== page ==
At the top you have two views to choose from - the tower or the unfenced peak. Both are epic, but the furthest viewpoint is unobstructed (something we always enjoy).
The trek should take about 1.5 - 2 hours depending on how long you linger at the top - we also spent quite a while taking in the views so you could be much quicker!
To finish off the day, head to Canon Fort for sunset. From here you have the choice of the bar and view over hundreds of little islands East or the view over Cat Ba harbour. Both are pretty nice places, but expect crowds and noise.
Day 6: Finding your own paradise island by kayak
One of the most unexpected highlights of Vietnam was hiring kayaks and exploring Lan Ha Bay. We expected it to be pretty but it was so much more spectacular than we imagined.
In Lan Ha Bay you can explore a lot of quiet areas and find an empty beach or island for yourself!
Kayaking in Lan Ha Bay
We’ve kayaked a couple of times, but wouldn’t say we’re expert kayakers. This is why if we can kayak Lan Ha, you can too!
The water can sometimes get a little wavey when big boats go by (which aren’t too frequent) and there’s a couple of currents, but generally it is very easy. Kayaking around Lan Ha isn’t like kayaking in the ocean.
The reason we loved it so much was because Lan Ha was really quiet, stunningly beautiful and had plenty of places to explore. We were expecting to see loads of karsts, but were blown away when we came across Vanboi Island.
Vanboi has beautifully still water, an empty beach and a bar serving drinks, you can’t beat Vietnamese iced coffee on a hot hot day! Add in no one else around and epic limestone karst views and you have our idea of paradise. We didn’t think you could find a quiet island in the middle of such a popular site.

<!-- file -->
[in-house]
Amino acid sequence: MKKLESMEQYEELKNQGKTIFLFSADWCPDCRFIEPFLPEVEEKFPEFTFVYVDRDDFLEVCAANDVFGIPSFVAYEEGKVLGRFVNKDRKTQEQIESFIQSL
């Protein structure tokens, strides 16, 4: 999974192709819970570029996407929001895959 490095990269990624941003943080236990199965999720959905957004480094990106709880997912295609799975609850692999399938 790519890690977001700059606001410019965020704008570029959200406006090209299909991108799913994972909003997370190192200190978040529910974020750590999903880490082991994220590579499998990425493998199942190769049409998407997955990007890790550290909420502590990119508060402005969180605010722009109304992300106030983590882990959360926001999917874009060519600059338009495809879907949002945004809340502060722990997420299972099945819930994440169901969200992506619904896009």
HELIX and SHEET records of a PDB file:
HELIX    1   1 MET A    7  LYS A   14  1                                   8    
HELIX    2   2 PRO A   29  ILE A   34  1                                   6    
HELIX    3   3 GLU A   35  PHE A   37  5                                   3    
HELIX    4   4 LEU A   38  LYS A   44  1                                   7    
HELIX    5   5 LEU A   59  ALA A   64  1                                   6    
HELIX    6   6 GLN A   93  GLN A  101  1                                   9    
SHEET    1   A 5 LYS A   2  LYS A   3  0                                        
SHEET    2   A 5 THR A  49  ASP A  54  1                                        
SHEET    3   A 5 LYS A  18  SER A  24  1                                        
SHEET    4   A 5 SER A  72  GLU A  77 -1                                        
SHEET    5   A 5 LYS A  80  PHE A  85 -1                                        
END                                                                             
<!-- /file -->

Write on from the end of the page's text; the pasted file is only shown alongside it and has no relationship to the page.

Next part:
For those wanting a higher tempo, you can head to Freedom Island. This is arguably more beautiful, but it has been taken over by backpackers who seem to drink 24/7 - no judgement, just not our thing! There’s a bar here serving alcohol and laughing gas… but it’s still worth visiting for the two stunning beaches.
However, we recommend just exploring all the little waterways! This was what we saw with just half a day, there’s probably loads more out there. Where else can you explore a UNESCO World Heritage Site on your own?
How to kayak Lan Ha Bay
So far as we could see, the only way to kayak Lan Ha Bay is to go to Ferry Terminal Ben Beo (marked on the map below) and meet a gruff and not very friendly woman - not a great start, but she’s the only one who seemed to organise a boat out to the kayak point. She can organise a transfer to the floating pontoon where the kayaks are. The rate seems to be the same whether you do an hour or a whole day.
We would strongly recommend taking your phone and seeing where the start point is on google maps before you paddle. It is very easy to get lost!
Getting to Cat Ba Island
Getting to Cat Ba Island from Halong Bay
This route is easy - you take the public ferry we recommend above, which takes one hour. Mini vans will be waiting for you when you get there, as are taxis and it’s a 30 minute drive to Cat Ba town. If you’re travelling with a motorbike you can bring it on the ferry.
Getting to Cat Ba Island from Hanoi